Post # 1
I am really not being materialistist, I am more upset that my SO lied to me.
A little background, my husband and I got engaged and married quite quickly, we discussed getting about a 1ct solitaire, but in the timeframe we were not able to find a setting that either of us were happy with. We decided that he would proposed with a eternity band (which we would have bought eventually) and that we would keep looking for a solitaire.
Well we got married and he changed his mind… My SO has been avoiding the topic since we got married 9 months ago, and he has told me that he thinks it is a waste of money to purchase another ring. I certinanly didn’t need a massive diamond to marry him, I was so excited and proud to be his wife! But I am quite hurt that he has changed his mind as this was something that we discussed in depth and agreed on as a couple. It is not a finance issue, we have a very decent amount of savings and we make around $150,000k a year.
What really hurts is that my husband also builds his own computers (he has multiple, not job related). His current computer, which will be outdated and in the garbage in 2 years, cost us $5000. I may be a terrible person for saying this but it cost more than my engagement ring. I feel really uncomfortable about complaining about this, but I really don’t wear alot of jewellery and I always imagined that my engagement ring would be one of the few pieces that I would ever wear. This was important to me and I feel like he lied to me.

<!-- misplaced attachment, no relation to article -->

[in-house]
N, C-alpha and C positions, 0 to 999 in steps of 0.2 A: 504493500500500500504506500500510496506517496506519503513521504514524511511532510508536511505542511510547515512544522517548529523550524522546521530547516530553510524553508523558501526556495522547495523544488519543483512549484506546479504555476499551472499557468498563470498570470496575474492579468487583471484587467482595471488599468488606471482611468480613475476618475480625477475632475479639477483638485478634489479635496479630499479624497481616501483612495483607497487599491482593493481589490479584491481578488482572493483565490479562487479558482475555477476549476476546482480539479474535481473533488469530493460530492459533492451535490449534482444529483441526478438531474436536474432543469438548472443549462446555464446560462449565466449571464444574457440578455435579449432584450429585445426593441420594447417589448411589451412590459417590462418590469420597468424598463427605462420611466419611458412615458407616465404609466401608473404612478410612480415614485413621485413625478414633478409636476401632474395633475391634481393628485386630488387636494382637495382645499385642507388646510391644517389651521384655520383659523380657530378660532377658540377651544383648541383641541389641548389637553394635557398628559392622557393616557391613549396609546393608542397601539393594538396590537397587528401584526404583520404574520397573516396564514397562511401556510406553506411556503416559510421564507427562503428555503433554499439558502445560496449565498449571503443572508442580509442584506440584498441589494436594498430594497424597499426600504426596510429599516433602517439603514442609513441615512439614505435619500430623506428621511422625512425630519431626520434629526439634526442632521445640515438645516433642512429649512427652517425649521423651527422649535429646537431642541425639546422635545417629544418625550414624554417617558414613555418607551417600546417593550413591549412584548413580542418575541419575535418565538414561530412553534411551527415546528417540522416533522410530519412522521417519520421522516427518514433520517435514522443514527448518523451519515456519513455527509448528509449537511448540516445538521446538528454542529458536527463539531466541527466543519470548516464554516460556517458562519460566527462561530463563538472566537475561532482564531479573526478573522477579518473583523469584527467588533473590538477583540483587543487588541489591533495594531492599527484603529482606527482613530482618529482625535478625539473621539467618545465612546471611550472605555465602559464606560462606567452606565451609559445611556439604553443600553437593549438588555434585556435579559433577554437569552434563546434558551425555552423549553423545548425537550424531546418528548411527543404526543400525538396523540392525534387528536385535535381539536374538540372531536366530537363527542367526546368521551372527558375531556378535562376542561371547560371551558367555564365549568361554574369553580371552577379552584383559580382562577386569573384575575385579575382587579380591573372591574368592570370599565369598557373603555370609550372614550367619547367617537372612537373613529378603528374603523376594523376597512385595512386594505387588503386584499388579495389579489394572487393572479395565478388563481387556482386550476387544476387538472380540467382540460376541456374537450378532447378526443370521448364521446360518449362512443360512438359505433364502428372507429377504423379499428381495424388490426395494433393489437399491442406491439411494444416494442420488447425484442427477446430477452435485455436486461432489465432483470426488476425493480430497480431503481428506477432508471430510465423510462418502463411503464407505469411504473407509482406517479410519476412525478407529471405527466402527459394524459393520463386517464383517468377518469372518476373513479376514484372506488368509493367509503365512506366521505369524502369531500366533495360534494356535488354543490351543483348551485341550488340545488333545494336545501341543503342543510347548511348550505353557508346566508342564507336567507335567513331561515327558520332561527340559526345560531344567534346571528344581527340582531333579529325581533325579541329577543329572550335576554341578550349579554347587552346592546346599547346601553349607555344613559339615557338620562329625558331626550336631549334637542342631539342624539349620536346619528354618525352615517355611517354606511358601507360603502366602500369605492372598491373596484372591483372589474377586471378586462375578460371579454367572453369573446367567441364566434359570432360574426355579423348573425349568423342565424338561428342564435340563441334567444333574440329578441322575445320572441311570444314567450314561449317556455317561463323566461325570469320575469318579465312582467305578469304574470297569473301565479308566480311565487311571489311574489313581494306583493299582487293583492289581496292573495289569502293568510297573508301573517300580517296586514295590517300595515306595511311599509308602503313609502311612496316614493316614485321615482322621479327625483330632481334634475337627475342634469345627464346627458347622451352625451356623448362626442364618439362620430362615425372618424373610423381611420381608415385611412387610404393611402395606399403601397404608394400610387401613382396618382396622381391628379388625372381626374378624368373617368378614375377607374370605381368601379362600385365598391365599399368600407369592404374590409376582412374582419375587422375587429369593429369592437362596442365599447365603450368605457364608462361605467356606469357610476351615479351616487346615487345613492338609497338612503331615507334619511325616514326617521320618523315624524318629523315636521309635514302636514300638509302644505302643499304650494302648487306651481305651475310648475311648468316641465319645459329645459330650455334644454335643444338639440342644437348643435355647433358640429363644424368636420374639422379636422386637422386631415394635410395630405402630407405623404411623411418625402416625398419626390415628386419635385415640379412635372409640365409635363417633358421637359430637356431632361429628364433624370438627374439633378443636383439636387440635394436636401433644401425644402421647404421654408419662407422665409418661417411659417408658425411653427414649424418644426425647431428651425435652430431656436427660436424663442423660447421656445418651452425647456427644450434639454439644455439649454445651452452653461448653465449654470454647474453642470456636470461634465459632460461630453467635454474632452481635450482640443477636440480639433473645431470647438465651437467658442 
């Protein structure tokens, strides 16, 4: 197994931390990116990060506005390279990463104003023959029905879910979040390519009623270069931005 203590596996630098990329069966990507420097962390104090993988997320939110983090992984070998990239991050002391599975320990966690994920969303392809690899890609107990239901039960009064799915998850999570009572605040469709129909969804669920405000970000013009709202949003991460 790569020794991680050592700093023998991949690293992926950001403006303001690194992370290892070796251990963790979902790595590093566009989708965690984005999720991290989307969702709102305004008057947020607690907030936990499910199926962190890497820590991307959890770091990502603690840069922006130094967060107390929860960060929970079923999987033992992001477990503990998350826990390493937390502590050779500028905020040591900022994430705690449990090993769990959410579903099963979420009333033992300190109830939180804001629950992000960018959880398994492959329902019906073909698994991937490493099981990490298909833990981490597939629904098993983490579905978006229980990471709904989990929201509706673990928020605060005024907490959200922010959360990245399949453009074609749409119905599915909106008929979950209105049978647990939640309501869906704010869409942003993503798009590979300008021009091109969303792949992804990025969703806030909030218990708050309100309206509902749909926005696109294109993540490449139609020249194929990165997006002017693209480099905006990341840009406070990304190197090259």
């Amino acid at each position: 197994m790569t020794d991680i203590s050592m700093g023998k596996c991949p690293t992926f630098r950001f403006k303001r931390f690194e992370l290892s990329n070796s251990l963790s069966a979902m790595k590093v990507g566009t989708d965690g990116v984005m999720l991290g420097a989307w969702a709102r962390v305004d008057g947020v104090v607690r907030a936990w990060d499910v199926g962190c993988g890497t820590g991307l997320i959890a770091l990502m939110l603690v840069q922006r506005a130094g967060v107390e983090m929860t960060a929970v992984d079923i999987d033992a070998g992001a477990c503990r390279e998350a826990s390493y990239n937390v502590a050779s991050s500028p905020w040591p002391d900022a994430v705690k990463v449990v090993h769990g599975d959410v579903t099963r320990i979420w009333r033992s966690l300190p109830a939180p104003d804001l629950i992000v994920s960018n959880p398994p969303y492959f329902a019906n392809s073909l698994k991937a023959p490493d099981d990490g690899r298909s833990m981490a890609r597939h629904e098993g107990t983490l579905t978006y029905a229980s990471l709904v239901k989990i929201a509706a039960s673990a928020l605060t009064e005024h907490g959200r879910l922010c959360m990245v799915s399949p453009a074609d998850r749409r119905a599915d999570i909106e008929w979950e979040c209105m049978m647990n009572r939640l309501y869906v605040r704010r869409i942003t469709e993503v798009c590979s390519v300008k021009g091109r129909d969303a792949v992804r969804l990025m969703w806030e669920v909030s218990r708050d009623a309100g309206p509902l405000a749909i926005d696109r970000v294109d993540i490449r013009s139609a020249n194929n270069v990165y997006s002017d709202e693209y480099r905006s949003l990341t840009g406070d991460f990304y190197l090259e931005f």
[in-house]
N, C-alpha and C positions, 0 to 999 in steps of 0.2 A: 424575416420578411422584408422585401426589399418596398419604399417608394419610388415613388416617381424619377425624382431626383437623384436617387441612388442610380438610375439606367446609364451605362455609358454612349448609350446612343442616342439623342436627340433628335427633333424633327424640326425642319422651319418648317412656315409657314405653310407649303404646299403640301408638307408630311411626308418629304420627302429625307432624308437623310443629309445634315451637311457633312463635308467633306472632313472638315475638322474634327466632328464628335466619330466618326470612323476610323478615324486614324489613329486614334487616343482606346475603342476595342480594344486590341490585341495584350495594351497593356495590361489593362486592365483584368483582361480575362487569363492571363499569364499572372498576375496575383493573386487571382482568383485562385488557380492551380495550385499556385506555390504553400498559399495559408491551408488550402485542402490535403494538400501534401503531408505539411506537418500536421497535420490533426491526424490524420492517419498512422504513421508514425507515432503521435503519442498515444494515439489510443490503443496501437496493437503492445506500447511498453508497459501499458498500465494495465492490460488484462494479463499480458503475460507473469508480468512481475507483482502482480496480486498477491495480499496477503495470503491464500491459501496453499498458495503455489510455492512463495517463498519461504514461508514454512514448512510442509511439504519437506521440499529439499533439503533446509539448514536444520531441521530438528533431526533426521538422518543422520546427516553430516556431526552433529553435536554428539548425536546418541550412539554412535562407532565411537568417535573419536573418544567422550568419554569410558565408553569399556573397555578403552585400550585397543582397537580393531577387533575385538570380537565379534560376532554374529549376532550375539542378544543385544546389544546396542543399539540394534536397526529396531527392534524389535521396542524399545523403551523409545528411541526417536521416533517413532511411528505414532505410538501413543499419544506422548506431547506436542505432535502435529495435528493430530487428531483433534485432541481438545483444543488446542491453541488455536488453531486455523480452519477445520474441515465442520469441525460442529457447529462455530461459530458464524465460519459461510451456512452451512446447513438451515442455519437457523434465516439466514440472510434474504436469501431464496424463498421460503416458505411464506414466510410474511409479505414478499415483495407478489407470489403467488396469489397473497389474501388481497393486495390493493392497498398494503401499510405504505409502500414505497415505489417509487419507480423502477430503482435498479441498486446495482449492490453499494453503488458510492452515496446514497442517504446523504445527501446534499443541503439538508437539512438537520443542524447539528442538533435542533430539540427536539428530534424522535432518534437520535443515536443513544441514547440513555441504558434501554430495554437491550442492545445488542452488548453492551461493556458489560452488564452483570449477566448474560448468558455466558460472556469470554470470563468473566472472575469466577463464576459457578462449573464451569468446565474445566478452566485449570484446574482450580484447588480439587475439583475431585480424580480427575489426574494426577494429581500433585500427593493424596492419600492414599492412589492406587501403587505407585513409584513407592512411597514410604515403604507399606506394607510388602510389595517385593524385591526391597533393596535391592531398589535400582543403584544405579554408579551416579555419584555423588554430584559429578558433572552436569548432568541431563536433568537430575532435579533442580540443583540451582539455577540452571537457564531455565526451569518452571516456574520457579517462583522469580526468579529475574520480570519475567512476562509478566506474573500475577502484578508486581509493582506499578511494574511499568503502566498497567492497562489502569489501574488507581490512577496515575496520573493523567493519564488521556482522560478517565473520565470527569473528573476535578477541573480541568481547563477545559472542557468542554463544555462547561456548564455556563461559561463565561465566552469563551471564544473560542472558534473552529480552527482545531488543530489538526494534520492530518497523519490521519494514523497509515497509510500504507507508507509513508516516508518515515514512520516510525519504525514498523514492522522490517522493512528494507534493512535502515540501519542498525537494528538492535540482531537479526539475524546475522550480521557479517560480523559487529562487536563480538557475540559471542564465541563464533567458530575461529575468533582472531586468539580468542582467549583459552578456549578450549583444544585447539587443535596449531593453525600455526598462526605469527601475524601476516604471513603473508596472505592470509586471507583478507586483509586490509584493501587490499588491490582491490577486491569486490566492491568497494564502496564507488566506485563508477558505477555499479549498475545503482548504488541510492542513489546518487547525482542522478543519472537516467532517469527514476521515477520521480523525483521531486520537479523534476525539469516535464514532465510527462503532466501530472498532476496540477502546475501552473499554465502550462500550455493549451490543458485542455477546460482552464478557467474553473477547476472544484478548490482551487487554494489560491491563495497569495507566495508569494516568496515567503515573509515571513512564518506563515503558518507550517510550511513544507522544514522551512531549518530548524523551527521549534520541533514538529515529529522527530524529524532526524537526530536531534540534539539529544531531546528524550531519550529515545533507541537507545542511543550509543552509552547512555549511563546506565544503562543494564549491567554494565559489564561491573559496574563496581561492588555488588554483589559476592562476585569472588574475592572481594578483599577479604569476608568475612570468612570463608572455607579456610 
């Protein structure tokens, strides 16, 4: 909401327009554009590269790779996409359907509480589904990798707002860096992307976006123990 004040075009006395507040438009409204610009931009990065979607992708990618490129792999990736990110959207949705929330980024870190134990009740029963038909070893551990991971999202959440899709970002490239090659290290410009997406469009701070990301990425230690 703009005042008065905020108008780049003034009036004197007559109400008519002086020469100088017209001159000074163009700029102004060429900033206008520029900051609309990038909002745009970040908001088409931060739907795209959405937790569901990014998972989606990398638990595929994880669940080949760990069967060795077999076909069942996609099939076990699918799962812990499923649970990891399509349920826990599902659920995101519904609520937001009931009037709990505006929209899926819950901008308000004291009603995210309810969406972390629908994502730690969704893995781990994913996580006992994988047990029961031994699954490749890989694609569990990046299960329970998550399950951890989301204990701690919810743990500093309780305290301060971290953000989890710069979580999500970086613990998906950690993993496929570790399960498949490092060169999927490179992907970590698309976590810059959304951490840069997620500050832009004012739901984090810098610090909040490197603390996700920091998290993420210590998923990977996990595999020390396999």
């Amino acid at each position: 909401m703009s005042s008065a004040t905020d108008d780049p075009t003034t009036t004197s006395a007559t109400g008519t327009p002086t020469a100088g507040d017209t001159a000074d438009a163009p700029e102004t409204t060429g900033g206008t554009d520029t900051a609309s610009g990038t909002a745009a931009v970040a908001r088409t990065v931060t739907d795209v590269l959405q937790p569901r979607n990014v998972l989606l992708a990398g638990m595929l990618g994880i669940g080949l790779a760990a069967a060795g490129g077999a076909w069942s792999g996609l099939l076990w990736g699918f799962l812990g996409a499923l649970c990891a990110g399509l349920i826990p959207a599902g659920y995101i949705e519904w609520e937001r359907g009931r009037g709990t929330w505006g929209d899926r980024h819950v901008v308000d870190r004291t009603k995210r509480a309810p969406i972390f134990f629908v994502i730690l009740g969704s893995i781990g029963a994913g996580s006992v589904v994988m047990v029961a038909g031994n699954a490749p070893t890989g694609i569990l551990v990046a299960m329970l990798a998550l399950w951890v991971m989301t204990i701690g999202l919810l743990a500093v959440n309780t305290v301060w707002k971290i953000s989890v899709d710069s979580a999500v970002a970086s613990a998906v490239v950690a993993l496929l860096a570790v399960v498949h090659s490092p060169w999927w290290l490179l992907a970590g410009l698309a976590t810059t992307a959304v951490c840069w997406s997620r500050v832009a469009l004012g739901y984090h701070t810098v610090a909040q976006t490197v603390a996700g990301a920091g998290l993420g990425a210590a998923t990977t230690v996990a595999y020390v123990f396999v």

More of a vent/rant than question, but input would be nice.
Post # 2
It’s unfair that he would change his mind through the process. Could he be frustrated that it’s so hard to find the right e-ring? I wonder what the underlying issue is. On the flip side, is it even an engagement ring anymore since you are already married?
Post # 3
if he has the means and this was the agreement, you have ever right to be upset. It’s not materialistic to want an e ring.
You need to sit him down and let him know that you hope agreements will be honored throughout your marriage, otherwise, what the heck do you bother planning together for?
Personally I find his unilateral decision making on this matter off putting.
Post # 4
I assume you are both pulling an income. Why don’t you go buy yourself a ring? You’re a married couple. Surely you can reach a compromise?
Post # 5
Why does he rule your income?
Sounds like he knew once the eternity band was purchased he wouldn’t fork out for an engagement ring. You married him so now he doesn’t have to bother. Douche move.
I’d tell him it’s not up for discussion and buy it.
Post # 6
Not really an engagement ring at this point, just a pretty piece of jewelry! I have really tried not to push him too much so we have only spent about 3 hours looking at rings, in stores and online Over the last year. I will drop it into conversation and he just nods his head and changes the topic.
Post # 7
I just want to clarify a couple of things.